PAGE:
This is the third part of a 4-part series, discussing the pros and cons of an accession of Turkey to the European Union from all angles. Check the blog regularly or sign up to our newsletter to be notified as soon as the final part is available. Find the other parts here: First / Second
In the previous 2 blogs I tried to explain why Turkey should become a member of the EU from both the EU’s and Turkey’s perspectives. In this and the following blog, I am focusing on the reverse: “Why shouldn’t Turkey become a member of the EU from the EU’s and Turkey’s perspective?”. In this blog, I am arguing from the EU’s perspective.
The main arguments in this passage are based on the problematic situation of Turkey’s neighbours, the uncertainties in the Turkish economy and politics, Turkey’s extremely big population, cultural difference in case of religion and some lacks in liberal democracy.
The most important difficulty for Turkey with regard to the membership is its very critical geopolitical location because when Turkey becomes a member, the border of the European Union at the east and north-east will extend to the Middle East and Caucuses, one of the most problematic areas in the current global politics. If we look at the map, we can easily see that Turkey is surrounded by anti-democratic states including Armenia, Azerbaijan, Iran, Iraq, Syria, and Russia. All of these states have different internal issues which force them to be undemocratic. Because none of them is interested in a “win-win” idea, there is no stability in the region for a long time. Furthermore, the most prominent two problems “ISIS” and “Syrian refugees” make Turkey’s regional policy weaker because both of them are the problems that have political and security aspects. Thus, if Turkey becomes a member of the EU, the EU will have to face such problems as these because of the common foreign and security policies.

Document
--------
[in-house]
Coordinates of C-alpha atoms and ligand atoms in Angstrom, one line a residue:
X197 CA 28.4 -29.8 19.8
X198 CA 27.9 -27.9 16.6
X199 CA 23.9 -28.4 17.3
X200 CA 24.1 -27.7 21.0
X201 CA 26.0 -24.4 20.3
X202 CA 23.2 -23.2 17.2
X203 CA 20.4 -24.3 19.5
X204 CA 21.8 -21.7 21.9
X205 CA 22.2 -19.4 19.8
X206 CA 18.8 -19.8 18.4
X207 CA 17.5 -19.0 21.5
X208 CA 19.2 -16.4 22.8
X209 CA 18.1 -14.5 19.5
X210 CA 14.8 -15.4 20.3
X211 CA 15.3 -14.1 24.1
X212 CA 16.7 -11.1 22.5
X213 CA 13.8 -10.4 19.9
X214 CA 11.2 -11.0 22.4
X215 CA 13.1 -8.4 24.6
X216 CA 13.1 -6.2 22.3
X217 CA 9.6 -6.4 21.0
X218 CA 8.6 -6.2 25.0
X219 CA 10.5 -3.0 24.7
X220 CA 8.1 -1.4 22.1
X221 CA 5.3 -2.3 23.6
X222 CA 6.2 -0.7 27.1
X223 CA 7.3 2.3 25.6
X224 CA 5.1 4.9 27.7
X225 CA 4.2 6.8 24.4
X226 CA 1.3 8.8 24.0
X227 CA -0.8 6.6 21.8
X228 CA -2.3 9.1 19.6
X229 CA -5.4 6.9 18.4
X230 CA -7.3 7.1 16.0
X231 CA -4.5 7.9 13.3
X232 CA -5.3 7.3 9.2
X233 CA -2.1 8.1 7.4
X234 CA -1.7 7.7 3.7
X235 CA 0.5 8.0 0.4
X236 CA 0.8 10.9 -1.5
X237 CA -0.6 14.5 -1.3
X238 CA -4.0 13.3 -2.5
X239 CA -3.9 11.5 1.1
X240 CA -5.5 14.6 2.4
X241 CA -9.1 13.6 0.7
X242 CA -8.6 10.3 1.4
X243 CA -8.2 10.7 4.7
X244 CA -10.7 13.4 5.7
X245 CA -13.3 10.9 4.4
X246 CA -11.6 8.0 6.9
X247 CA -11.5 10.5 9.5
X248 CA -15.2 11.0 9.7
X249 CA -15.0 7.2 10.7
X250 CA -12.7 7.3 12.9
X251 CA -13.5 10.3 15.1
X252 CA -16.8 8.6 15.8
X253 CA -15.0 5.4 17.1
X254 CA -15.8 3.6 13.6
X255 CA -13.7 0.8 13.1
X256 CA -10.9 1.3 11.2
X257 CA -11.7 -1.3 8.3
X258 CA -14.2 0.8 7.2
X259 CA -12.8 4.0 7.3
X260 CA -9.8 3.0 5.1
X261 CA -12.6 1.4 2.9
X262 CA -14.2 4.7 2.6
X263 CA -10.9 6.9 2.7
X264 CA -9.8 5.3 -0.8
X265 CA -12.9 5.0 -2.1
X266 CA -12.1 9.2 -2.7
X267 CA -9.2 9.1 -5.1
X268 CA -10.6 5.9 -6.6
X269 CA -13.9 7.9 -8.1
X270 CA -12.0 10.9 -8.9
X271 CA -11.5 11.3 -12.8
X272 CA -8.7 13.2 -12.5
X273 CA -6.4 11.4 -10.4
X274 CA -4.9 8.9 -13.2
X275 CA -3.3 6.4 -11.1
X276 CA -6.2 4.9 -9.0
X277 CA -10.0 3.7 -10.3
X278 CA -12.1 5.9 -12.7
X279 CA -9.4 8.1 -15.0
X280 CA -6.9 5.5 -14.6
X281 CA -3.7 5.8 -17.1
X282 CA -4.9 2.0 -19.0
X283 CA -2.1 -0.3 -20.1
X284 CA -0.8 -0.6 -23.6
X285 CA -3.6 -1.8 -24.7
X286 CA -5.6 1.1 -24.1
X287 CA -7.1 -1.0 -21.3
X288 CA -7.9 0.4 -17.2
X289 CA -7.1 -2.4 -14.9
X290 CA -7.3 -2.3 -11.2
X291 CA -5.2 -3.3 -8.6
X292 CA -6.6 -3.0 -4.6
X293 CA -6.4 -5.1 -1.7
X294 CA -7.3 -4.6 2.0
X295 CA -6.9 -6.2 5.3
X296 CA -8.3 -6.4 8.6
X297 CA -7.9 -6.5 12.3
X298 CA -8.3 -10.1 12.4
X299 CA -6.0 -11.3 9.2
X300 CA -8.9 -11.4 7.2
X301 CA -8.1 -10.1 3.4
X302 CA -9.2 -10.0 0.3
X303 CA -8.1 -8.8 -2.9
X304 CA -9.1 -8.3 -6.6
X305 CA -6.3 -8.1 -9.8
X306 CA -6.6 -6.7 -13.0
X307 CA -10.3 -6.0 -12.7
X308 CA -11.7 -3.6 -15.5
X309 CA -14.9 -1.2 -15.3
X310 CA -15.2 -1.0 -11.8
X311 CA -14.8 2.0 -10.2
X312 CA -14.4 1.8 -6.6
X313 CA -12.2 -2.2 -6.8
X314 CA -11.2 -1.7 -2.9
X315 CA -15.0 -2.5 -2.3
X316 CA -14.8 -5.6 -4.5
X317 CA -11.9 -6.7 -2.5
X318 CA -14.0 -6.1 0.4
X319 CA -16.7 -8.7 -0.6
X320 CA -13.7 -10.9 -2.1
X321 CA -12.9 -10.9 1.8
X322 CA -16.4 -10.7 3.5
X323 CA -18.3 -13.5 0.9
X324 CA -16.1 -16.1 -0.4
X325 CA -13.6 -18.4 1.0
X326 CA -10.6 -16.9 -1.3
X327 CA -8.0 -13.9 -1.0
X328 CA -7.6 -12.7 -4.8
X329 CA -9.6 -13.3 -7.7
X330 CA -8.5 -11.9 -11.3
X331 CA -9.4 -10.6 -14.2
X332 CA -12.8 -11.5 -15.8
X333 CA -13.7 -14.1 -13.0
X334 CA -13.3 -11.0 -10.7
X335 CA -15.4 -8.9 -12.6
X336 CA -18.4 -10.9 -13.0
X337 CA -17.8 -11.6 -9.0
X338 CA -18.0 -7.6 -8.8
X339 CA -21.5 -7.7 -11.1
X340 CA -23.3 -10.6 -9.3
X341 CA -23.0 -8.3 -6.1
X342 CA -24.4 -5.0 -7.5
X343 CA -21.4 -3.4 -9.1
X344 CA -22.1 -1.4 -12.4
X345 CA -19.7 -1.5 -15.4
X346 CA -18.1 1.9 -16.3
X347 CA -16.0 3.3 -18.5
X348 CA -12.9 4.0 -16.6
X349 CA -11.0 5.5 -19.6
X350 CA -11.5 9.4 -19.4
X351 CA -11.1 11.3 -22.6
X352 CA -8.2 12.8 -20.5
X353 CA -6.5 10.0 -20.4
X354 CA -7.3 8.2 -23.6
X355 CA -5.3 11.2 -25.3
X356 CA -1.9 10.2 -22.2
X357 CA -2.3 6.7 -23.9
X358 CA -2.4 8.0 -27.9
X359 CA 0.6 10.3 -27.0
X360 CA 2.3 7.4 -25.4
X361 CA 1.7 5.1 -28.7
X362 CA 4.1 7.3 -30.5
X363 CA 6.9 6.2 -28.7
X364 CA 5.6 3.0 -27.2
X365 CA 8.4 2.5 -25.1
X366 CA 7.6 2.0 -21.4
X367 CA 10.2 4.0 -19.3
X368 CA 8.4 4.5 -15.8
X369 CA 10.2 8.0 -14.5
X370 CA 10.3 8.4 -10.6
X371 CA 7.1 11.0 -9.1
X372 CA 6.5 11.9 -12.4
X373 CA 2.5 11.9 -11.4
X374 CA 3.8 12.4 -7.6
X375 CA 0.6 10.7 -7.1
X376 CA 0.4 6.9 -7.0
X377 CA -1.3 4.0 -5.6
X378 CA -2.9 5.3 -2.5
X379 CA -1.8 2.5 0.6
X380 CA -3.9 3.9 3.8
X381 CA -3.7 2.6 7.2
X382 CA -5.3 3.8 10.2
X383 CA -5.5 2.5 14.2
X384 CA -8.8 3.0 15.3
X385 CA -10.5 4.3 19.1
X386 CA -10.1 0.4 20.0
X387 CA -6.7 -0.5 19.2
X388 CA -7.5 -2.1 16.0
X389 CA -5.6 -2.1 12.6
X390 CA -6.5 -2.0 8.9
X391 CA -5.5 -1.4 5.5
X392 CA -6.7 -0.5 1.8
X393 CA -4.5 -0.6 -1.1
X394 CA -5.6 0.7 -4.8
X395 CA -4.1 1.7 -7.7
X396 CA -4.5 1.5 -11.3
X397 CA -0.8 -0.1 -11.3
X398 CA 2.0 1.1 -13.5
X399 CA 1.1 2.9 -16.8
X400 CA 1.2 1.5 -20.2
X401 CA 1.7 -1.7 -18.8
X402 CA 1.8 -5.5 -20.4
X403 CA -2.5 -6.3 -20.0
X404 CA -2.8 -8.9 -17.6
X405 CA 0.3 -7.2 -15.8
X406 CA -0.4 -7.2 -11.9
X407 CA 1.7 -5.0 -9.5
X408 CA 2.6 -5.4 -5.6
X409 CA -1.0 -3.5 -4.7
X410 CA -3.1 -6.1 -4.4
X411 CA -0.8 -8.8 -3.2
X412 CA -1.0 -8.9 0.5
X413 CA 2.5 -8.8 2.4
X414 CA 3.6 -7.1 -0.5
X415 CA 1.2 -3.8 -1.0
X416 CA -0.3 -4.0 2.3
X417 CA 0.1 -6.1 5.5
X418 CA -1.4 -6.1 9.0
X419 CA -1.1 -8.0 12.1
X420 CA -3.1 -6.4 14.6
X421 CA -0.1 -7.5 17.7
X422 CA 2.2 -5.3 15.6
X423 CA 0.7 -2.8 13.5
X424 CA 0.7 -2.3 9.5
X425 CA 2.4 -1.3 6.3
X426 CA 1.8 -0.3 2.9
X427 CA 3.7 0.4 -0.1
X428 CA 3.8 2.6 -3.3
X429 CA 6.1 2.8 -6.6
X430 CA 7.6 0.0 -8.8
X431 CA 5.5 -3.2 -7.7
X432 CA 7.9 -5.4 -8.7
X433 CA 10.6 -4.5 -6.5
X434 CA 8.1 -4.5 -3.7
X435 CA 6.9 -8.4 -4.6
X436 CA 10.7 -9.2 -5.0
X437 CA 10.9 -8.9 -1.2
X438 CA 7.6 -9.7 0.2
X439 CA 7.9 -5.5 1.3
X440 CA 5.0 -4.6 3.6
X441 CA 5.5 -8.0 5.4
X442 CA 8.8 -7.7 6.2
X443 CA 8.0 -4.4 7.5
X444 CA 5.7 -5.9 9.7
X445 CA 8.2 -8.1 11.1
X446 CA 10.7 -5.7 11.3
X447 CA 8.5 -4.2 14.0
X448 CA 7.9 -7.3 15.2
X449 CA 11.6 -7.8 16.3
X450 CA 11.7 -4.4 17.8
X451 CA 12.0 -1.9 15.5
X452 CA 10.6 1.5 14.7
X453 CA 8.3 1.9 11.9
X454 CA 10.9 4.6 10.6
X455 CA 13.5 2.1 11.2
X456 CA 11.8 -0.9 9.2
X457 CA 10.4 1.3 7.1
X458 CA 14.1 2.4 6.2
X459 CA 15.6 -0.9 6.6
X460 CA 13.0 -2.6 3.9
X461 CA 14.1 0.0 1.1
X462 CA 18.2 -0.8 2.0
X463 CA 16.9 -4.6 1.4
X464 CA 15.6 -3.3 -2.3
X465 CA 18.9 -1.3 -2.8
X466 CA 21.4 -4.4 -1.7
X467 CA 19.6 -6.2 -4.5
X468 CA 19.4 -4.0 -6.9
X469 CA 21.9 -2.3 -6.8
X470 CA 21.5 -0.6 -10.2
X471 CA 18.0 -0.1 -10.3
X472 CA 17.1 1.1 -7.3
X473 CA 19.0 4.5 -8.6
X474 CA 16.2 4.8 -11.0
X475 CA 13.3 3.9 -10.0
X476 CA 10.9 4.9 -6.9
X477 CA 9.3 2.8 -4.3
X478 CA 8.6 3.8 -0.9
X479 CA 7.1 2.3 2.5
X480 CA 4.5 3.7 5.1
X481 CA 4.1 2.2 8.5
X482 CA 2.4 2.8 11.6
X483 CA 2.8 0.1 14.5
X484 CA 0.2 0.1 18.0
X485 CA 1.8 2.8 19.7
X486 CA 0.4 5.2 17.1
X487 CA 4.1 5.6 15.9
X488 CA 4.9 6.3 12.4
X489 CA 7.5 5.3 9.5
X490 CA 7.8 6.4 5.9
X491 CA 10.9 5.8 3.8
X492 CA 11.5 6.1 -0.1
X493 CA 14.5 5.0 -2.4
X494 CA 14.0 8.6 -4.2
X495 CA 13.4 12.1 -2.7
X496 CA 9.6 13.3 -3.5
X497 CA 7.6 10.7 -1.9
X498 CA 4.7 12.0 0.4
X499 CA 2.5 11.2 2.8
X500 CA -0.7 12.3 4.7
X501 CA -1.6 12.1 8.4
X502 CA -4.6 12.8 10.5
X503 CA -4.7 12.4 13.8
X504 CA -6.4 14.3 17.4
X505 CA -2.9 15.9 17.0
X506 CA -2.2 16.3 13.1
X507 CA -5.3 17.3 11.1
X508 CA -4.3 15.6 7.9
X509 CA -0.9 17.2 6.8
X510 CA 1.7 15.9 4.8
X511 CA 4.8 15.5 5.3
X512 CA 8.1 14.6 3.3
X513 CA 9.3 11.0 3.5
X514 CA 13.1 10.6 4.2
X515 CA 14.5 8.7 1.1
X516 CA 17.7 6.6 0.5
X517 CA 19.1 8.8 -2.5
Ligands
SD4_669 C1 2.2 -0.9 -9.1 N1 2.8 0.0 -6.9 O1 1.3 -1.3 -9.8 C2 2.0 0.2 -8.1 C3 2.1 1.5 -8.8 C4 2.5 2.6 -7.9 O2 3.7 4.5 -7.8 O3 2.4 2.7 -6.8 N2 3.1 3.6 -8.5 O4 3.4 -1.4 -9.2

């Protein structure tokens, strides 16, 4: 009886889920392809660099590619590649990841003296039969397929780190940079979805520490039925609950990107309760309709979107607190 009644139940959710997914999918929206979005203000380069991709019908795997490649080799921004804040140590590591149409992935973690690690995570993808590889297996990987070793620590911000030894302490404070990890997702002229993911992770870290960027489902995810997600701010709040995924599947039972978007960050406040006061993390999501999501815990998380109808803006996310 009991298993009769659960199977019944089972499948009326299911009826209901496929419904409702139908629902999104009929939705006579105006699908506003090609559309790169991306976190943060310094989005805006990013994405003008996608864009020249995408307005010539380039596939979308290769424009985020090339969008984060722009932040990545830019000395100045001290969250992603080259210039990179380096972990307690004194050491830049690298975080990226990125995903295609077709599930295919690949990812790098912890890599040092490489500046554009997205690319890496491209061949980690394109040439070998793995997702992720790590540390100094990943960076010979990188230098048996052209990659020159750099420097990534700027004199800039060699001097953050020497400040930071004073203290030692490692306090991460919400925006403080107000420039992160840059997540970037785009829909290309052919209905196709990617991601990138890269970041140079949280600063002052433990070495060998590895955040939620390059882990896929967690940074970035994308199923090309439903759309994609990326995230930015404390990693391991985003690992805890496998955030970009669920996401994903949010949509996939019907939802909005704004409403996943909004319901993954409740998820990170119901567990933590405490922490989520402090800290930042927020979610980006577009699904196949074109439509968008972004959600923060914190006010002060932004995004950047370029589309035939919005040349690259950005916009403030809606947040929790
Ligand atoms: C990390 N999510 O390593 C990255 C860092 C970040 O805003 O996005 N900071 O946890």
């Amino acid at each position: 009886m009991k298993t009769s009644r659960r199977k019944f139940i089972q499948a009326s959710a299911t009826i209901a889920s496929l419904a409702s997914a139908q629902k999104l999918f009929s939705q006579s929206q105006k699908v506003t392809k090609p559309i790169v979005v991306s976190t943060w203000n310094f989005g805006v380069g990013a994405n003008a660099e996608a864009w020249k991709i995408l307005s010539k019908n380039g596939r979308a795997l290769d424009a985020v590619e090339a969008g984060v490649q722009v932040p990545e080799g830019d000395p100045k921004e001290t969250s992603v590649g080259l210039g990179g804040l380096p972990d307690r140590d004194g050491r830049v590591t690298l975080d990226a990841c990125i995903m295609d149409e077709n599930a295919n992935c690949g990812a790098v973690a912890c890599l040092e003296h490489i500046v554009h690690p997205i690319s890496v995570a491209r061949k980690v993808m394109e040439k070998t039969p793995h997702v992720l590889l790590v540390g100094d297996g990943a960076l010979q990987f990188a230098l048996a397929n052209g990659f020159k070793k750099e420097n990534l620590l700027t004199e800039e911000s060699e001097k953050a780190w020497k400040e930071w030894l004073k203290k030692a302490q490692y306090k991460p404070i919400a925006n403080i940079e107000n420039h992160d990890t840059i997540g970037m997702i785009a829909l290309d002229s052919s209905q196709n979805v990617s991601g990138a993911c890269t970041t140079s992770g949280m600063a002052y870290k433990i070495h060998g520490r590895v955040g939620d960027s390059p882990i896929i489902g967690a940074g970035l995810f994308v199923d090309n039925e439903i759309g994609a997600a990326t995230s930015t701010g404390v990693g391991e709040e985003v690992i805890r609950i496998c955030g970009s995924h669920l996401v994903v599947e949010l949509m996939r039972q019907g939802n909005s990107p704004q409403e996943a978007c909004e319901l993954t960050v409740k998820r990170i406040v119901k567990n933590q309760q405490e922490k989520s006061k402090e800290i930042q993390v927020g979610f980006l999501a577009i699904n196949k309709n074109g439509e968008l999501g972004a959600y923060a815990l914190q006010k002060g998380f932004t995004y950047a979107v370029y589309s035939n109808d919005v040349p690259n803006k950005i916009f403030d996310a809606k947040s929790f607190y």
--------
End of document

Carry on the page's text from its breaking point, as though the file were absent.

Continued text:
Behind the EU’s own ongoing problems including the Ukrainian problem with Russia, it will face more and more problems. Related to this issue, if Turkey becomes a member of the EU, the EU will have to open its borders to Turkey, so the refuges and migrants will arrive to Europe via Turkey. This would force the EU to change its migration policy. Briefly, this possible membership will force the EU to change its foreign and security policies. From this point of view, Turkey should have to wait a little bit longer.
Uncertainty in economy and politics
Although the Turkish economy has been for a decade developing in a positive way, it has still structural, fiscal and monetary problems. Especially the percentage of unemployment is still about 10% which is above the EU’s criteria. This is a structural problem in the Turkish economy, so in order to solve it it will take a long time. Also, inflation, another structural economic problem, the taxation system and the economic inequalities within the society are still visible. Thus, the membership of Turkey economically seems a little bit early.
A huge population
Another handicap of Turkey is its big population. Today’s population is about 75 million (without the refugees) but will be 80 million by 2020, so this is really too big for the EU to absorb it in short-run. Thus, Turkey’s population can change the EU’s demographic structure.
Religion as a cultural difference
As a reality, most of people in the Islamic world see the EU as the Union of Christians. From this point of view, as having a 95% Muslim population, Turkey’s membership will be a signal that Europe is open to the Islamic world. However, this is really debatable because although there are millions of Muslims living in Europe, Turkey’s membership will bring 80 million new Muslims to Europe, so this is a situation that can change the demographic structure of the EU too.
Lack on liberal democracy
Honestly speaking, Turkey still has problems with human rights, women rights, labour rights and homosexual rights. Although the state has been improving on these issues for a couple of years, this is a long-time tradition. Thus, while the EU still has some problems with the consolidation of former member states, integrating Turkey will impose new problems on the EU.
To sum it up: The problematic neighbours, the uncertainty in economy and politics, a big population, the cultural difference in case of religion and lacks in liberal democracy indicate that Turkey will need a decade at least to become a member of the EU.
About the author:
Hacı Mehmet Boyraz (21) is a student of International Relations with Political Science and Public Administration at Gediz University in İzmir.